Wine Storage Tips
Whether you’re a new wine collector or you have a few bottles on hand that you don’t plan on drinking right away, it’s necessary to know how and where to store your unopened wines to ensure they taste their best when you choose to pop the corks. Wine storage doesn’t have to be complicated, but there are definitely a few things you should keep in mind before you stow those bottles. Here are the essentials:
Corked wine should always be stored horizontally, not vertically. This ensures that the wine inside the bottle stays in contact with the cork, keeping it moist. A dry cork lets in more air, which can cause seepage and accelerated aging. While it may be tempting to keep the bottles upright on a shelf or other surface to save space, it’s best not to risk oxygen exposure spoiling the wine prematurely. It’s not essential to store wines with screw cap closures horizontally, though it is certainly an efficient solution, especially if you’re storing other bottles in the same manner.
Perhaps the most important element to consider is temperature. Exposing wine to temperatures either too hot or too cold is a surefire way to spoil it. Generally speaking, 55 degrees Fahrenheit is the ideal temperature for wine storage, but there can be different recommendations for different wines. If you want to know the ideal temperature for a particular wine, it’s best to contact the winery, but if you’re looking for more general, varietal-based recommendations, here is a good article to reference. Regardless of style or label, wine should never be stored at temperatures below 25 degrees Fahrenheit, which can result in freezing, or above 68 degrees which will rapidly accelerate the aging process. It’s best to keep the storage temperature stable. Fluctuations in temperature can cause the cork to expand and contract, resulting in seepage and unwanted airflow.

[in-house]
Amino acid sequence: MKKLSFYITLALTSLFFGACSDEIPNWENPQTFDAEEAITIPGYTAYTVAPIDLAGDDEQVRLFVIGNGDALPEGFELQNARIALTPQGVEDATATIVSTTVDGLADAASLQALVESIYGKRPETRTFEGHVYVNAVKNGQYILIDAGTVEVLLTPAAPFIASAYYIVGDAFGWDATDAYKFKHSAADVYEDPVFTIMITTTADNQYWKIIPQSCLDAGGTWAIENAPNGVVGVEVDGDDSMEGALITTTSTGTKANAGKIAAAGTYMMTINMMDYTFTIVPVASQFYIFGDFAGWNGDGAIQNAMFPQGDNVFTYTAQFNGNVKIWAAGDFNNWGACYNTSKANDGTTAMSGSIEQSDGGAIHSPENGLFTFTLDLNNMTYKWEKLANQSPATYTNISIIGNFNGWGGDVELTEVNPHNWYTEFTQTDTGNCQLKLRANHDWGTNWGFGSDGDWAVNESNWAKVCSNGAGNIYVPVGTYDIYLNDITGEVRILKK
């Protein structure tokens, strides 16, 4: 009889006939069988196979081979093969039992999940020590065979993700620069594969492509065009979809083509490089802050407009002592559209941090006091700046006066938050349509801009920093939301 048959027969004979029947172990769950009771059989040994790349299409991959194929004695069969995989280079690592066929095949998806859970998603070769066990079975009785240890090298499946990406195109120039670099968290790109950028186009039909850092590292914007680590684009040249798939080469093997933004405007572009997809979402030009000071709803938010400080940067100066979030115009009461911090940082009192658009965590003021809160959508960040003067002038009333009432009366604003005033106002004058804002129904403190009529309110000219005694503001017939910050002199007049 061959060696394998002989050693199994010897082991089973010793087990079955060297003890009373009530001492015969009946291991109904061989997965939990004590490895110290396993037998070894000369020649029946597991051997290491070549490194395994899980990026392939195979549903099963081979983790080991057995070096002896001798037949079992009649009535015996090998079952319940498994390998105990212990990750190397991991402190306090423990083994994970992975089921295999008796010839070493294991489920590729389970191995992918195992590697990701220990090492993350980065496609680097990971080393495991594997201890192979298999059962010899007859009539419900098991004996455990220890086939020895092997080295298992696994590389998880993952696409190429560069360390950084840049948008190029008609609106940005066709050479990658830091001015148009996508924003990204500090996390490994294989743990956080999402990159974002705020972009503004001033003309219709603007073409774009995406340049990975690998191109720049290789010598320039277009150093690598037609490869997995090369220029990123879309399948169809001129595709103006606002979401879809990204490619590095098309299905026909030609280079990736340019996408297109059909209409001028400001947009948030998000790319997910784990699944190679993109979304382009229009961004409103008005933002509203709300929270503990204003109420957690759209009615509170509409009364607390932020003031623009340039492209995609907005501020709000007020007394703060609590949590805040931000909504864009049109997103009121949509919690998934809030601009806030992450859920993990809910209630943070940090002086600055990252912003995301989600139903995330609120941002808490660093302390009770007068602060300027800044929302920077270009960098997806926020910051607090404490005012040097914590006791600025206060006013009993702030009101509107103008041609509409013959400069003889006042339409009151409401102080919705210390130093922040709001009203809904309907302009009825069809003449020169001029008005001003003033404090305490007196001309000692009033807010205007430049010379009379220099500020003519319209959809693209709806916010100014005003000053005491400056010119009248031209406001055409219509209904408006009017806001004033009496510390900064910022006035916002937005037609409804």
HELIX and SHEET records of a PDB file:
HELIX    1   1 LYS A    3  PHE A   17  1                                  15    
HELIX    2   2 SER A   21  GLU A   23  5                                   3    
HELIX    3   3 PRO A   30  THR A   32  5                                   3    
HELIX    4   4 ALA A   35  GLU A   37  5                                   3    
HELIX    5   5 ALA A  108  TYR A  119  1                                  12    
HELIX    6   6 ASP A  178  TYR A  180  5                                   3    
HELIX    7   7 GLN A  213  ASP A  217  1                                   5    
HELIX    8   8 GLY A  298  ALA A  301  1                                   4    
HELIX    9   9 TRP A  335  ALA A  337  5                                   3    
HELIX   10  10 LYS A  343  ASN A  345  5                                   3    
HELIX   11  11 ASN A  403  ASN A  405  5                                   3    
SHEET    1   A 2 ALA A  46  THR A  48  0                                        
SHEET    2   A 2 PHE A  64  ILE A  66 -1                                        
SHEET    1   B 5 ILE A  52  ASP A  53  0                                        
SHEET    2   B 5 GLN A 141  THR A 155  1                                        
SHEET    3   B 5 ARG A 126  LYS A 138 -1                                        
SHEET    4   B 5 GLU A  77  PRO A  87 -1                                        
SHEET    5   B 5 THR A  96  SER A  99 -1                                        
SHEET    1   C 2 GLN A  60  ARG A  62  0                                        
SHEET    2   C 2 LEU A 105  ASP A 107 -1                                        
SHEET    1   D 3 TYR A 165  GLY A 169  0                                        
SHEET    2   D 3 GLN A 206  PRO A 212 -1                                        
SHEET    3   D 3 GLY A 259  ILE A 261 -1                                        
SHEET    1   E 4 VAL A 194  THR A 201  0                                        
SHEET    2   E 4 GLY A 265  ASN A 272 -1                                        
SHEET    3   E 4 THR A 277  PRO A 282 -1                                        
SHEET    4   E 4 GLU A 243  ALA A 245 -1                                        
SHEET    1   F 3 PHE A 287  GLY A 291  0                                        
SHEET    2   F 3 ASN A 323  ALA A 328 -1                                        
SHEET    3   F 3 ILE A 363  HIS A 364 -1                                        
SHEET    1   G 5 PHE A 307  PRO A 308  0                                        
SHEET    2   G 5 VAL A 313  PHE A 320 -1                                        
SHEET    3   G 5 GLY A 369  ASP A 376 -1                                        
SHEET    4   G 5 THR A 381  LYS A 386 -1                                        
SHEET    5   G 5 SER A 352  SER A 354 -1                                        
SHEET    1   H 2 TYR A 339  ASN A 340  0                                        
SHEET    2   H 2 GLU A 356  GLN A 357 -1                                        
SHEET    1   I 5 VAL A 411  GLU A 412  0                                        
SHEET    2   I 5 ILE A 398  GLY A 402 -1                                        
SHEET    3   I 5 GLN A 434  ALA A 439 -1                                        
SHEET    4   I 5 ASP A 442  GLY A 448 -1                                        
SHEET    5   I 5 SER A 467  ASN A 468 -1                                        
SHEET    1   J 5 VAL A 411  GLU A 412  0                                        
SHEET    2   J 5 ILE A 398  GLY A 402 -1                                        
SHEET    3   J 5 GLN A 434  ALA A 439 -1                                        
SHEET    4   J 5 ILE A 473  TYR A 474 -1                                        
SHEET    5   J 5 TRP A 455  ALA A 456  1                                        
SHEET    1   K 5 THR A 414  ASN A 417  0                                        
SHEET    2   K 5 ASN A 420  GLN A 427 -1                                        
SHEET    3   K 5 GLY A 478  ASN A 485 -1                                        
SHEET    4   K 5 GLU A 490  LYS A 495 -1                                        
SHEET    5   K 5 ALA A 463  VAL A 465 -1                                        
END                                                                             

Humidity of the wine storage area should be kept close to a neutral 70%, if possible. Low humidity can cause corks to dry out, the effects of which we discussed previously, while high humidity can foster mold growth.
4. Light Exposure
The sun’s UV rays and other light sources can, of course, warm the wine unwantedly, but the light itself can also damage the wine’s aromas and flavors. Wine is best kept in a dark area, such as a cabinet or room with solid or UV-resistant doors, but if this isn’t possible, keep the wine inside a box to avoid unnecessary exposure to light.
Choose a storage area that isn’t near sources of vibration (speakers and laundry rooms, for example), and once you’ve chosen the appropriate location, keep the wine there until you’re ready to open it. Unnecessary movement can disturb sediments inside the bottle, which negatively affects the aging process.
There are a number of storage solutions available that check all of these boxes—wine refrigerators, stationary wine racks, or dedicated cellar rooms if you’re so lucky. However, if you’re expecting your collection to grow over time, it’s worth exploring the easily expandable solution we offer at WineHive. Our modular rack system is an excellent choice for budding and seasoned wine collectors alike. Ionized aluminum components slide and lock together to create a stylish aesthetic, neatly fitting any space, nook, or wall. We offer easy-to-install kits, as well as completely custom installations.